The superiority of maximum fiber elastance over maximum stress-volume ratio as an index of contractile state.
The end-systolic pressure-volume relationship has been used as a load-independent measure of ventricular pump performance. Since comparisons of load between ventricles of different size and thickness may be more accurately made with measurements of wall stress than with those of pressure, the end-systolic stress-volume relationship at one or more levels of end-systolic stress has been used to estimate contractile function in hypertrophied ventricles. Linear regression of end-systolic stress against end-systolic volume for differently loaded beats has a slope termed maximum fiber elastance (fiber Emax) and a volume intercept termed Vo; the maximum stress-volume ratio (MSVR) for a single beat is an approximation of fiber Emax but assumes Vo = 0. However, the influence of preload, afterload, and inotropic state on these indexes has not been examined. We therefore studied the stress-volume relationship in seven open-chest dogs instrumented with ultrasonic crystals and micromanometers. Postextrasystolic potentiation (PESP) increased both the MSVR (5.7 +/- 1.83 vs 4.85 +/- 1.43 at control, p less than .05) and fiber Emax (13.93 +/- 3.24 vs 9.24 +/- 2.15 at control; p less than .05). Augmentation of preload by infusion of dextran, with the use of nitroprusside to maintain afterload relatively constant, did not significantly influence either the MSVR or fiber Emax. Vo was not significantly influenced by PESP, but was shifted to higher values by augmentation of preload (17.5 +/- 14.8 vs 13.9 +/- 11.1 ml at control; p less than .05).(ABSTRACT TRUNCATED AT 250 WORDS)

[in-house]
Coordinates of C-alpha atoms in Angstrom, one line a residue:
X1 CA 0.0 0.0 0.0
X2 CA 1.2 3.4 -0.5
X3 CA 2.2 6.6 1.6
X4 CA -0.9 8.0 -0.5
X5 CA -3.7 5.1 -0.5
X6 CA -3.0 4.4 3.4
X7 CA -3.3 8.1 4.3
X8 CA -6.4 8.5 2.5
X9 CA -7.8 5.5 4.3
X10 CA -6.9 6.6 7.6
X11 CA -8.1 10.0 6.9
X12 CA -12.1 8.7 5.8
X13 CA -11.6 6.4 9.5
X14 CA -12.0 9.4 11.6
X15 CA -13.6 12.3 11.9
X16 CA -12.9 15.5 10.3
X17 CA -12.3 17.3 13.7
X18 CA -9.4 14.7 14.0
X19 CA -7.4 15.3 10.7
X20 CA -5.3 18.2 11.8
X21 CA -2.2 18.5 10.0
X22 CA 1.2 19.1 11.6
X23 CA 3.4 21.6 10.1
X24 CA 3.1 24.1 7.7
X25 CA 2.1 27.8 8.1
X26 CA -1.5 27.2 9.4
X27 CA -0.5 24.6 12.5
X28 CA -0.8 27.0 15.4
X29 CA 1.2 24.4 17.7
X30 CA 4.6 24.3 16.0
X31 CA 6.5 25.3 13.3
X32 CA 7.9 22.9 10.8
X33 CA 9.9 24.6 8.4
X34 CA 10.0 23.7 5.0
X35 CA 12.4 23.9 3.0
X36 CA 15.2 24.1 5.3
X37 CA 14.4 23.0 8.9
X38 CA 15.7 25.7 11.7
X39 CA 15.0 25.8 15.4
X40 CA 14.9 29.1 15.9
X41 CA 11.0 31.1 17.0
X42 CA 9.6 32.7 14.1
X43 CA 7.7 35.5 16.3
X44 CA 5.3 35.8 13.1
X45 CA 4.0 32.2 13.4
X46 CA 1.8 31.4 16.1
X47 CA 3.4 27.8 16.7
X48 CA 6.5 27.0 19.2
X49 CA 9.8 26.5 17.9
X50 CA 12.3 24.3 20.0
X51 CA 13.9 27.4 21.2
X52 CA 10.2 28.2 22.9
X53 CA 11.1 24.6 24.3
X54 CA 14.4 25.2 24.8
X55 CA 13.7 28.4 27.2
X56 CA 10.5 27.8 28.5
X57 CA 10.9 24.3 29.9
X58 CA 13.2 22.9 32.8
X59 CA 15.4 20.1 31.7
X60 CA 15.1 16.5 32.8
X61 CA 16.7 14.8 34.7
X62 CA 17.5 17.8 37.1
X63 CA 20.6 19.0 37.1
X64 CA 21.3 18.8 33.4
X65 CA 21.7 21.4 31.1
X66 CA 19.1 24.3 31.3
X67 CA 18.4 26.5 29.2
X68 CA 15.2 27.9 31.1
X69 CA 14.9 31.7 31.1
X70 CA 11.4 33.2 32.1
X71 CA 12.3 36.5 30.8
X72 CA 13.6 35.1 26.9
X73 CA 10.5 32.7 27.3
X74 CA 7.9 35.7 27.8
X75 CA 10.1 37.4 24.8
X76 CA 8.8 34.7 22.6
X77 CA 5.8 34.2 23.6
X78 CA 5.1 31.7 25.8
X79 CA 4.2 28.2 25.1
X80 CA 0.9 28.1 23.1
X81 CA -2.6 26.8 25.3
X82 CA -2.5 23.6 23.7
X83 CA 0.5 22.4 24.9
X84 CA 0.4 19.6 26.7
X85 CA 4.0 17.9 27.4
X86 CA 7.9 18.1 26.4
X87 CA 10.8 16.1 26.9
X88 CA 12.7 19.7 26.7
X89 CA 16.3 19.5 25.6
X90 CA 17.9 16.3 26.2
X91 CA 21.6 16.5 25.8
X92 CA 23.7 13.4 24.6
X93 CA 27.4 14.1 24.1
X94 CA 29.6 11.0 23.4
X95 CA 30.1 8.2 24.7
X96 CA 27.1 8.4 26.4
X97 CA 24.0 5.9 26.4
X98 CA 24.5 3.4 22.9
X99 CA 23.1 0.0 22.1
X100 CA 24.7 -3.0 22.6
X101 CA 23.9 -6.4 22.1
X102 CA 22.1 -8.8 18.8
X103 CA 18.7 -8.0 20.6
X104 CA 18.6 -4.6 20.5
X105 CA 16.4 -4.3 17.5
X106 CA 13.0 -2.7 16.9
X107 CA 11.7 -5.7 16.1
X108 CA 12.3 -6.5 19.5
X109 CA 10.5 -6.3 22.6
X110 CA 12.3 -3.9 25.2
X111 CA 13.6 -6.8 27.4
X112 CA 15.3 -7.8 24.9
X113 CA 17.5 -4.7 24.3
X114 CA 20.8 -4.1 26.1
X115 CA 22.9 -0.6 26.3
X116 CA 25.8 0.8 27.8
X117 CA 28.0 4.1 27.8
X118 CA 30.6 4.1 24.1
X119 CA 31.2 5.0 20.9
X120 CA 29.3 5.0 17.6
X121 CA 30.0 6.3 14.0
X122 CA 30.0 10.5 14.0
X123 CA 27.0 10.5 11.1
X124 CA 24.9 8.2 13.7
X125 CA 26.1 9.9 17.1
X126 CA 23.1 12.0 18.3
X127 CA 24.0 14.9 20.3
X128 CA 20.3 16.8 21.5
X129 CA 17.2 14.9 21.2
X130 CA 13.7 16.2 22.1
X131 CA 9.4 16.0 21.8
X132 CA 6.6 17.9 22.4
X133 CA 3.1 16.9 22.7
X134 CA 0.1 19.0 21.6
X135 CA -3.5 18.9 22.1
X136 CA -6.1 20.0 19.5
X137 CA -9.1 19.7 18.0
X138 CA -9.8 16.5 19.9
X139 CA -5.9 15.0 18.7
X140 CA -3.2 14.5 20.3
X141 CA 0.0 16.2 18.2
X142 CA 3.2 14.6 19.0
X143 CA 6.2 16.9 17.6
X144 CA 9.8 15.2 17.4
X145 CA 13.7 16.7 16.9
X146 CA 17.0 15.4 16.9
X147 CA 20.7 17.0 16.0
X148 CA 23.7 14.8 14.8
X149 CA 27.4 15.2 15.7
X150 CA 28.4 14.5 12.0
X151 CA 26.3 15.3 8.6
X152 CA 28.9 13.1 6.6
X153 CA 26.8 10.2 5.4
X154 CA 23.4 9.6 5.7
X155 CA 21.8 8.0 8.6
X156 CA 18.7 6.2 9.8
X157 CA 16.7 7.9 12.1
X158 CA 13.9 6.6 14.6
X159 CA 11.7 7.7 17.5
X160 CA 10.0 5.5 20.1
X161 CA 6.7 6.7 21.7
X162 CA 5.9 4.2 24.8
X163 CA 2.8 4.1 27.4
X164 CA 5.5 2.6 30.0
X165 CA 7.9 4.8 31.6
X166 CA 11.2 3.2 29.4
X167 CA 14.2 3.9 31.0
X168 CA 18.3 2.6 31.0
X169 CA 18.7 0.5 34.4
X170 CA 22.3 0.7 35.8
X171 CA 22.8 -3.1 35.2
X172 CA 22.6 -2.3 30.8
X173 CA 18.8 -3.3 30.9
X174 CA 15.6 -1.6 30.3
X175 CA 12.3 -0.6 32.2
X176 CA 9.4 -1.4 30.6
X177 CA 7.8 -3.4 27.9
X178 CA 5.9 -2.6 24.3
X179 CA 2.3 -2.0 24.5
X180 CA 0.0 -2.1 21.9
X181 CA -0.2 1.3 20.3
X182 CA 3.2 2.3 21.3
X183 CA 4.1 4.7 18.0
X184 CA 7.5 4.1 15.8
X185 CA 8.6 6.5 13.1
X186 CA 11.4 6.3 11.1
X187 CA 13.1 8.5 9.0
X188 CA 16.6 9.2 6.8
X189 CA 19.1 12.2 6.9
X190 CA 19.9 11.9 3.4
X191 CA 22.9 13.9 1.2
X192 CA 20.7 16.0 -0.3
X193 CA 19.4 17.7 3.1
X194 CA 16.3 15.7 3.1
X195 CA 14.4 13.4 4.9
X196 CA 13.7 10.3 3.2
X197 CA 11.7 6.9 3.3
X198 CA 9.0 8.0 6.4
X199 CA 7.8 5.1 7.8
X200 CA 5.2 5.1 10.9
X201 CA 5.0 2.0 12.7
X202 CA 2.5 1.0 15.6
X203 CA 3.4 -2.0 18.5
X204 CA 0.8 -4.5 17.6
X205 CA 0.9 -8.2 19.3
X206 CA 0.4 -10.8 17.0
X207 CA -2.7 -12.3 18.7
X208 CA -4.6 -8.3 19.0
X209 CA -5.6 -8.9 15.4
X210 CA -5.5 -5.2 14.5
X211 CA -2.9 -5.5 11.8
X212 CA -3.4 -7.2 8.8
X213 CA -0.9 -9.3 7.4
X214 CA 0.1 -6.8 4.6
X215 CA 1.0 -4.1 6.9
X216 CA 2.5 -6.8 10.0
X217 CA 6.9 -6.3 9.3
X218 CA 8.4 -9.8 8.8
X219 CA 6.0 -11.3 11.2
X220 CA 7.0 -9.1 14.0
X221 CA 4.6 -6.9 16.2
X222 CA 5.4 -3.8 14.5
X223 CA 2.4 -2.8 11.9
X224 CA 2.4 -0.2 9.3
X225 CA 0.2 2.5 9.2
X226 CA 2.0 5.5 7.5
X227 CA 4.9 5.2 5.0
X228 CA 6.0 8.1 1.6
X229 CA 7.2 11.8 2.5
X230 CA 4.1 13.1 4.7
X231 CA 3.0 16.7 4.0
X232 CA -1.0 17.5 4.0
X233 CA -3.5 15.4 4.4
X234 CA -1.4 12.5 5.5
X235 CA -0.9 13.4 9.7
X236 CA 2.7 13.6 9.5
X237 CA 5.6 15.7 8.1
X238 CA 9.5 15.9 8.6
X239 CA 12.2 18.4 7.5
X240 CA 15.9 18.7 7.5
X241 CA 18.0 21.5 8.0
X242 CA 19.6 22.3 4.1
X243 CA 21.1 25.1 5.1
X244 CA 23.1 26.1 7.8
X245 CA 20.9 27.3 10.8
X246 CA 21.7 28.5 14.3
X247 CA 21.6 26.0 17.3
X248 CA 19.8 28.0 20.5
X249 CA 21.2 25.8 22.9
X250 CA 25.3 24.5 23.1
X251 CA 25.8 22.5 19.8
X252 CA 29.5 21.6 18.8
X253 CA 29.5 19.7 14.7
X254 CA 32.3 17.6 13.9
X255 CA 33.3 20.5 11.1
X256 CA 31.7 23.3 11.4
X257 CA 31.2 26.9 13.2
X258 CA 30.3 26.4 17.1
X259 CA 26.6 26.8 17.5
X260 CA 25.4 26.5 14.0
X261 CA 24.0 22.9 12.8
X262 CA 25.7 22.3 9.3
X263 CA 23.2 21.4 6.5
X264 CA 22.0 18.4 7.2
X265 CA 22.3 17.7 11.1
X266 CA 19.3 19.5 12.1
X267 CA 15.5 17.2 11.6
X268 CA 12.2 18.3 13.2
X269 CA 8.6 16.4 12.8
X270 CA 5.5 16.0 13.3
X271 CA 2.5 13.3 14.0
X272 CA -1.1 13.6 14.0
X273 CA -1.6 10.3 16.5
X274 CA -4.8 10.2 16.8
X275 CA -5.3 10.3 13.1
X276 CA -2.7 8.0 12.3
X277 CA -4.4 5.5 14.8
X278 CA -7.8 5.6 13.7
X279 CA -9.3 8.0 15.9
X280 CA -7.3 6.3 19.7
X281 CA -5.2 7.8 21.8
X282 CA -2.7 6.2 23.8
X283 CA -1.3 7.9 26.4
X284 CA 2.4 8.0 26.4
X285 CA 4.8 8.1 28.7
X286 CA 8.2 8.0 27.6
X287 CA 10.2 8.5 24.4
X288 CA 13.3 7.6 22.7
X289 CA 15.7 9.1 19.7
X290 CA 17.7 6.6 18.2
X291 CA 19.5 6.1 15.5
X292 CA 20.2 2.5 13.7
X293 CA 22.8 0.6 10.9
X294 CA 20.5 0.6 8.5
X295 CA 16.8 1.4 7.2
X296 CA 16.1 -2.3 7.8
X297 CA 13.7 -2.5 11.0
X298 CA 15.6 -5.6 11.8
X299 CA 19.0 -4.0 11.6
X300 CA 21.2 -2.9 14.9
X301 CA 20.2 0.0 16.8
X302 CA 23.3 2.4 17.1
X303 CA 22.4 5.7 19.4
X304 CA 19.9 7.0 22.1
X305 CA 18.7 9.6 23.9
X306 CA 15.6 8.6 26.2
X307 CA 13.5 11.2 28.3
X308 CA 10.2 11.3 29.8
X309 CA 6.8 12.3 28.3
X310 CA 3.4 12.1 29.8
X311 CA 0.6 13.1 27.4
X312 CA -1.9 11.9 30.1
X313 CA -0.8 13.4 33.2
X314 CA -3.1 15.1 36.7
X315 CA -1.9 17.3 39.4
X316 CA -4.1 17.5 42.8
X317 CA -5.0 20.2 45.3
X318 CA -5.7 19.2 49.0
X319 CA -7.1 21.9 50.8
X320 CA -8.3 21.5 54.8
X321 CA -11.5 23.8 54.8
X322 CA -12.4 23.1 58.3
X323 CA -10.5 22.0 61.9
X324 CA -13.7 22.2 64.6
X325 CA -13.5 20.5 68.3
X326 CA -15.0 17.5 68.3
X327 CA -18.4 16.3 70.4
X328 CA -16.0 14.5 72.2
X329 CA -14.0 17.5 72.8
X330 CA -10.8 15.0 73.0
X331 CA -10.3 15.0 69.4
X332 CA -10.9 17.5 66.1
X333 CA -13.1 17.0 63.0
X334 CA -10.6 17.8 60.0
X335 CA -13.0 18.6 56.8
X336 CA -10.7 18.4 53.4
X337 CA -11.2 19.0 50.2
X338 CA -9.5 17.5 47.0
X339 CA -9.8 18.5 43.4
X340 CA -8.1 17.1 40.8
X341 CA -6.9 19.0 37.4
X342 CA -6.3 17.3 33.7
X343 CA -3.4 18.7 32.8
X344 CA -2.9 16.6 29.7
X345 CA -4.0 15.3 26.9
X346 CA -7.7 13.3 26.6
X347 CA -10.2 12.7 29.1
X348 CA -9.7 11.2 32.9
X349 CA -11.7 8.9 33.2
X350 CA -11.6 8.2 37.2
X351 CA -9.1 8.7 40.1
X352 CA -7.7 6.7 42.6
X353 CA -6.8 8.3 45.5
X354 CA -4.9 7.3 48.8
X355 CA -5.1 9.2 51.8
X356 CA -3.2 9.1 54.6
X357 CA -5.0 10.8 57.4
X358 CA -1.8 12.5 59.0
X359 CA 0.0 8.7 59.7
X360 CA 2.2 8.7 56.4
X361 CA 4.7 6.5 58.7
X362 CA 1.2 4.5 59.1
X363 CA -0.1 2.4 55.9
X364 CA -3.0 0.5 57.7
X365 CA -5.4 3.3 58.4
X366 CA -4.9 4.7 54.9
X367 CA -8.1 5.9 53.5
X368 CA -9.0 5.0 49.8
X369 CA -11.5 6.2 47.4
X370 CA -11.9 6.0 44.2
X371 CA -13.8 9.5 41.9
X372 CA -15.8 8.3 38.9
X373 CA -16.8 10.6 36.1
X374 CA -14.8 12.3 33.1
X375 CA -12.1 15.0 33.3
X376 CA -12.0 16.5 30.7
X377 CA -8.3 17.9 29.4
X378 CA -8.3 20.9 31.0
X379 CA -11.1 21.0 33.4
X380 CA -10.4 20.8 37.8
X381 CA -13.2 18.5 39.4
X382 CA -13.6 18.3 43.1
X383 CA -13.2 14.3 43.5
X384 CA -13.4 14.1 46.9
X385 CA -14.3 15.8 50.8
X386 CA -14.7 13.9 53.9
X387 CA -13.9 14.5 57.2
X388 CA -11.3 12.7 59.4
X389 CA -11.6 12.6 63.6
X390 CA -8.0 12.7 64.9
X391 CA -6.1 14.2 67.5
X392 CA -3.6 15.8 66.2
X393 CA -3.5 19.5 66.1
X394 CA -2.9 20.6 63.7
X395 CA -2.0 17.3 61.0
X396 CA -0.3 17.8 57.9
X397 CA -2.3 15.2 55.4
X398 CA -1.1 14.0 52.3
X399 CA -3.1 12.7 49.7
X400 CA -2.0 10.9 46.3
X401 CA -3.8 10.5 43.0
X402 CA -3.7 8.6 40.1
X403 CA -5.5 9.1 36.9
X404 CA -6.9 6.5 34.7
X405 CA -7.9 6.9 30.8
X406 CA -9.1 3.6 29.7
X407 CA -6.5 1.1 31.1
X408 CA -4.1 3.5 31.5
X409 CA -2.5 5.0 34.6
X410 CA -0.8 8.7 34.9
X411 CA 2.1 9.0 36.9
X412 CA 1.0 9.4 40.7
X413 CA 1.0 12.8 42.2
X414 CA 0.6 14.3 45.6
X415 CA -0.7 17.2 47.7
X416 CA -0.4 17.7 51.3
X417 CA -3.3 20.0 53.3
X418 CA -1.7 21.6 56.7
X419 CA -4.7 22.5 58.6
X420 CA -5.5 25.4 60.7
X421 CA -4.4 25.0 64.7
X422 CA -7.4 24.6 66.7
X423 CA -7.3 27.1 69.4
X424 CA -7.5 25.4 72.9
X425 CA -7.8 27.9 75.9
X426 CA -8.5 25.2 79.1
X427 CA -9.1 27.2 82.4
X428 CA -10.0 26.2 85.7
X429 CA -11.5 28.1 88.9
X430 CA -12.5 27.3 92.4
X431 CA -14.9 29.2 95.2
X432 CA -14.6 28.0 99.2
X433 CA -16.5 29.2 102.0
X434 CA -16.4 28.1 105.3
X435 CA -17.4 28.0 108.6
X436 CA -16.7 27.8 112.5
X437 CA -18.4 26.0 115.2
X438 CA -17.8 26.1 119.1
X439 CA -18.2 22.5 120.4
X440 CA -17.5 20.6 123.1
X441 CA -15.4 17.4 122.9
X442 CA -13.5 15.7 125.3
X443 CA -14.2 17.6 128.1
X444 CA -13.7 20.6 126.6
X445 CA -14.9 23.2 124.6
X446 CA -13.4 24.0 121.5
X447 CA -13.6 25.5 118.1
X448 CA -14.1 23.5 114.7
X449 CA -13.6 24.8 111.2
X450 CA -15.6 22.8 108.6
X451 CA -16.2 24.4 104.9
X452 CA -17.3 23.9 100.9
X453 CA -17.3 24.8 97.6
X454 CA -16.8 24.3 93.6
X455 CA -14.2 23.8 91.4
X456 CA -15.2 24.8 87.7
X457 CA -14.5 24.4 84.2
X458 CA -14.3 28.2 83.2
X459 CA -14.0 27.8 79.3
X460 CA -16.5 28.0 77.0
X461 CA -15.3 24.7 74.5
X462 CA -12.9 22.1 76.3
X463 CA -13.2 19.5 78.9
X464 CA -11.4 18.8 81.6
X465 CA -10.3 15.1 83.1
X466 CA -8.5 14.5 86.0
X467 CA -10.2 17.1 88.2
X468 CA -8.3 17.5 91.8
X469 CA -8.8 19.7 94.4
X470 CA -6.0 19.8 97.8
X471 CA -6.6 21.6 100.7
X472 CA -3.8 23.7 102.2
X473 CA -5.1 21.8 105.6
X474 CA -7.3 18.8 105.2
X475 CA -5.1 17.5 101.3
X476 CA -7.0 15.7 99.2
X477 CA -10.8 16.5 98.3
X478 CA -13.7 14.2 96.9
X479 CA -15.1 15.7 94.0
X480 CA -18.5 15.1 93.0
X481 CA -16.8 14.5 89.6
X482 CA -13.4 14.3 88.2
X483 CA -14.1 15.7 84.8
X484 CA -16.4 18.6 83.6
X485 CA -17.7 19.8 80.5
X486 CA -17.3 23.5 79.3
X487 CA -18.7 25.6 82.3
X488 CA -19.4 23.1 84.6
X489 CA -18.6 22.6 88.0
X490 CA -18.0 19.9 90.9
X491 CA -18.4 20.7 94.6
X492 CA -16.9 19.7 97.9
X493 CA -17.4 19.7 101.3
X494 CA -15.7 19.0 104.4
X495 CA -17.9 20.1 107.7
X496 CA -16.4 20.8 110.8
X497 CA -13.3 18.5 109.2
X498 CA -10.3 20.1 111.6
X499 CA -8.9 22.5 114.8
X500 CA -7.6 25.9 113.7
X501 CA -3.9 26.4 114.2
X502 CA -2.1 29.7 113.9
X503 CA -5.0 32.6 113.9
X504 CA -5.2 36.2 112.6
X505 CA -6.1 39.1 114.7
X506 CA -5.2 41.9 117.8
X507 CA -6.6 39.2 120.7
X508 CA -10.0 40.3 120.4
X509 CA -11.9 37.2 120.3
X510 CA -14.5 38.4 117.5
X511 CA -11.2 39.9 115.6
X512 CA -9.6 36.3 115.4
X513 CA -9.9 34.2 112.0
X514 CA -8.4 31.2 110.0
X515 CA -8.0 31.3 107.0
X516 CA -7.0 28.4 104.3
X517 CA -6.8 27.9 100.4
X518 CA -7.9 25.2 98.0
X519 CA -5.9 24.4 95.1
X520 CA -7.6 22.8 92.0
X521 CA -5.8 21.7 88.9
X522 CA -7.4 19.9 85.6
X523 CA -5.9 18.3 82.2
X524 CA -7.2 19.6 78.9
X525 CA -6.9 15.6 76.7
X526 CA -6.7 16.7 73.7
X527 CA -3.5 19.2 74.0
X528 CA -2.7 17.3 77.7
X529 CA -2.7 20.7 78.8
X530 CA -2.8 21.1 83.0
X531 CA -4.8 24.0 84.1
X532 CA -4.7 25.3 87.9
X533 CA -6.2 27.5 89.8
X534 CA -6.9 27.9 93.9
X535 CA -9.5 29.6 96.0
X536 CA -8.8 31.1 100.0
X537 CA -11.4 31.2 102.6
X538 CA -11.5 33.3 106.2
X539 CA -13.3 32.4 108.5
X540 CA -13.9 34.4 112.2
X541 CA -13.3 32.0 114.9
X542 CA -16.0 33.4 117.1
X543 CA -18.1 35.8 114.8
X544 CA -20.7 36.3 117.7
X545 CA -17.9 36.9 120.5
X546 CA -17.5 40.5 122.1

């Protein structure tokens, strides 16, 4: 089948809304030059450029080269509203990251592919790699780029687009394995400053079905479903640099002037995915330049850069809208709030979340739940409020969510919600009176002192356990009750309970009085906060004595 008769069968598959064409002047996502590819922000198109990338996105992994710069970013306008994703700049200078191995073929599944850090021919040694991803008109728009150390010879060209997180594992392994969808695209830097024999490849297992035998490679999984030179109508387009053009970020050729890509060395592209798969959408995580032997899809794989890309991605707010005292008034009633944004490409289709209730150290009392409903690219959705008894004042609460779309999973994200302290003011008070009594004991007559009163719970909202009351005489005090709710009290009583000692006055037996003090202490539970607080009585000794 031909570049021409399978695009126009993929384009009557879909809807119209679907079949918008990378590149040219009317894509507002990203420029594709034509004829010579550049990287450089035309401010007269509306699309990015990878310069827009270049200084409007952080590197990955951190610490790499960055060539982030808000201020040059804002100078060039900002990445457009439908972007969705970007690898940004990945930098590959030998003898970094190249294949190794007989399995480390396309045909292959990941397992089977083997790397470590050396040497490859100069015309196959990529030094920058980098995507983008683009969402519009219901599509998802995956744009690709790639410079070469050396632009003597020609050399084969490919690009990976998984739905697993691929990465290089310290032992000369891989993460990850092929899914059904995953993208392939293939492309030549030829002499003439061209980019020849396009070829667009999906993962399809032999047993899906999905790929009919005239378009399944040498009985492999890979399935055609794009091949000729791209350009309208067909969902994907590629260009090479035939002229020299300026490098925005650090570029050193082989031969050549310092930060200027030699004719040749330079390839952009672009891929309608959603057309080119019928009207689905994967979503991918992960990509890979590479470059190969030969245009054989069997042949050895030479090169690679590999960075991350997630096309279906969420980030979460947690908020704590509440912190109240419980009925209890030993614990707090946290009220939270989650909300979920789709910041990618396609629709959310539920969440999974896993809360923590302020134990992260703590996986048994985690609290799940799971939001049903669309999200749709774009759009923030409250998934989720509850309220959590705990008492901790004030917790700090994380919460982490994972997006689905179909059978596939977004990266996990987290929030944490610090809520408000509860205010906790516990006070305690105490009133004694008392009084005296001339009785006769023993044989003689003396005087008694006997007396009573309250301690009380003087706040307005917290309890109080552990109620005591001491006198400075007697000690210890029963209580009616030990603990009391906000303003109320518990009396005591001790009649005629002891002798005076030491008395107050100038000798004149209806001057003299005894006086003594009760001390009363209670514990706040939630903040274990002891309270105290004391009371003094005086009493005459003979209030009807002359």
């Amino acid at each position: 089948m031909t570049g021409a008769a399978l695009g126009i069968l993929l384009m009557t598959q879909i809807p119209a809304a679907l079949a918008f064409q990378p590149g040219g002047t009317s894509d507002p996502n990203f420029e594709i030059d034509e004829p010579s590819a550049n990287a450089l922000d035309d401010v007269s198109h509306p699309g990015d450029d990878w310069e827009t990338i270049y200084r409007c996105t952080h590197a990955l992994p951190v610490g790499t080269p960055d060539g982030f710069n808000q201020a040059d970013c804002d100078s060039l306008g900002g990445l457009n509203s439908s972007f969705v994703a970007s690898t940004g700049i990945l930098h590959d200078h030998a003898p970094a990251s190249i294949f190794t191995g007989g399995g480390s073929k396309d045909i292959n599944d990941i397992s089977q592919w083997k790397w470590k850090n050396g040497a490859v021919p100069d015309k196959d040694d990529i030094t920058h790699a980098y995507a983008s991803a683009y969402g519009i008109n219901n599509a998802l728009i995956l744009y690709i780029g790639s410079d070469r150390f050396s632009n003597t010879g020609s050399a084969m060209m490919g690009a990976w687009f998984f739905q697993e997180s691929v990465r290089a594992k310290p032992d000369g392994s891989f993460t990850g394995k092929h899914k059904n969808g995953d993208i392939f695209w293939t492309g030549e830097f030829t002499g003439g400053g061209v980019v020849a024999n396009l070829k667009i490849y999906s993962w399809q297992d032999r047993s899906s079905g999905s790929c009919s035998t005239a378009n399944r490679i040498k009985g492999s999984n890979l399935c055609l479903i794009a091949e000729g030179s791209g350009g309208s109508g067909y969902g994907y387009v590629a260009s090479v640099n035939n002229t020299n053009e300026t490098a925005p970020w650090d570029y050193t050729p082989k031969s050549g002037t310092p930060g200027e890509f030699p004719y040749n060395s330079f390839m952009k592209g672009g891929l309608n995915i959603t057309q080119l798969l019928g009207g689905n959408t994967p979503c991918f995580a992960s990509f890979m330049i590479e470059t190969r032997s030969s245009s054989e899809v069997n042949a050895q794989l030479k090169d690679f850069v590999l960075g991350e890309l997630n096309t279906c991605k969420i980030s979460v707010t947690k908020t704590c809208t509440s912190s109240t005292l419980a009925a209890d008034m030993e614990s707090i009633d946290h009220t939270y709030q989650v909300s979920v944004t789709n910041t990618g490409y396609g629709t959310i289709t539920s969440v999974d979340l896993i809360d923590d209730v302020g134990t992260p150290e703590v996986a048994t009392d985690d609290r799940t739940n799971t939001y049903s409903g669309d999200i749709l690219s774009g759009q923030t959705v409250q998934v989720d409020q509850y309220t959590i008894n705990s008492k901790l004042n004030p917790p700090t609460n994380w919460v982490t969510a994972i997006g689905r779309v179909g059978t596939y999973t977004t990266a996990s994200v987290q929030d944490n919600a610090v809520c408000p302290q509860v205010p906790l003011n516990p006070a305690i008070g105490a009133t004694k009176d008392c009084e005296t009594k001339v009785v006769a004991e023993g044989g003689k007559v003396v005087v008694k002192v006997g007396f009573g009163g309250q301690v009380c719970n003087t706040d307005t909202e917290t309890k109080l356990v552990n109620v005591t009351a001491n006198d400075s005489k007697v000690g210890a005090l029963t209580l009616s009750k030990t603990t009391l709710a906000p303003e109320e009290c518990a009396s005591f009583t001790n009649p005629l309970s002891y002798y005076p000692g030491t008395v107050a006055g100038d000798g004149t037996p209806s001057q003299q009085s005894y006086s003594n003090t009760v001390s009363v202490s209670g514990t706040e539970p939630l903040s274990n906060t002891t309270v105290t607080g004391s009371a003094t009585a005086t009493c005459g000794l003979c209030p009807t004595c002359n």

- Copyright © 1985 by American Heart Association